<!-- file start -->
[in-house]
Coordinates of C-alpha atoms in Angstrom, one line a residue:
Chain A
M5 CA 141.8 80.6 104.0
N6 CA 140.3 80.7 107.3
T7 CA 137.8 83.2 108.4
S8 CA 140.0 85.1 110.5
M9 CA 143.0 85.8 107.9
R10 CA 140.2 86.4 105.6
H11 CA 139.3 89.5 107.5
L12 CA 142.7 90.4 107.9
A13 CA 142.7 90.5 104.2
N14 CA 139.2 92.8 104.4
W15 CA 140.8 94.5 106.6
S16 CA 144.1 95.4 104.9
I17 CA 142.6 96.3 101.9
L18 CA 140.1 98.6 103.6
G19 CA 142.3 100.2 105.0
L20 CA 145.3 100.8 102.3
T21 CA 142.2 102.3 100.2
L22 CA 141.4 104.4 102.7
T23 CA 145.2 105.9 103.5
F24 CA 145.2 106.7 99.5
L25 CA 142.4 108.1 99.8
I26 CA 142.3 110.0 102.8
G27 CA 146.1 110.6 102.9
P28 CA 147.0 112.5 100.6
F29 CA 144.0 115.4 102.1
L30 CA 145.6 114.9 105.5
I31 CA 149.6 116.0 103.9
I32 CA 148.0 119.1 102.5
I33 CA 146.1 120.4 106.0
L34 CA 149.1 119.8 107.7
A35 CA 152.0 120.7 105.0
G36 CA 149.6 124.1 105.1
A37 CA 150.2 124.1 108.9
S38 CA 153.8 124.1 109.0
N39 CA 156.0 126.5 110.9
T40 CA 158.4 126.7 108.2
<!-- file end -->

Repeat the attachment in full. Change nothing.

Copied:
[in-house]
Coordinates of C-alpha atoms in Angstrom, one line a residue:
Chain A
M5 CA 141.8 80.6 104.0
N6 CA 140.3 80.7 107.3
T7 CA 137.8 83.2 108.4
S8 CA 140.0 85.1 110.5
M9 CA 143.0 85.8 107.9
R10 CA 140.2 86.4 105.6
H11 CA 139.3 89.5 107.5
L12 CA 142.7 90.4 107.9
A13 CA 142.7 90.5 104.2
N14 CA 139.2 92.8 104.4
W15 CA 140.8 94.5 106.6
S16 CA 144.1 95.4 104.9
I17 CA 142.6 96.3 101.9
L18 CA 140.1 98.6 103.6
G19 CA 142.3 100.2 105.0
L20 CA 145.3 100.8 102.3
T21 CA 142.2 102.3 100.2
L22 CA 141.4 104.4 102.7
T23 CA 145.2 105.9 103.5
F24 CA 145.2 106.7 99.5
L25 CA 142.4 108.1 99.8
I26 CA 142.3 110.0 102.8
G27 CA 146.1 110.6 102.9
P28 CA 147.0 112.5 100.6
F29 CA 144.0 115.4 102.1
L30 CA 145.6 114.9 105.5
I31 CA 149.6 116.0 103.9
I32 CA 148.0 119.1 102.5
I33 CA 146.1 120.4 106.0
L34 CA 149.1 119.8 107.7
A35 CA 152.0 120.7 105.0
G36 CA 149.6 124.1 105.1
A37 CA 150.2 124.1 108.9
S38 CA 153.8 124.1 109.0
N39 CA 156.0 126.5 110.9
T40 CA 158.4 126.7 108.2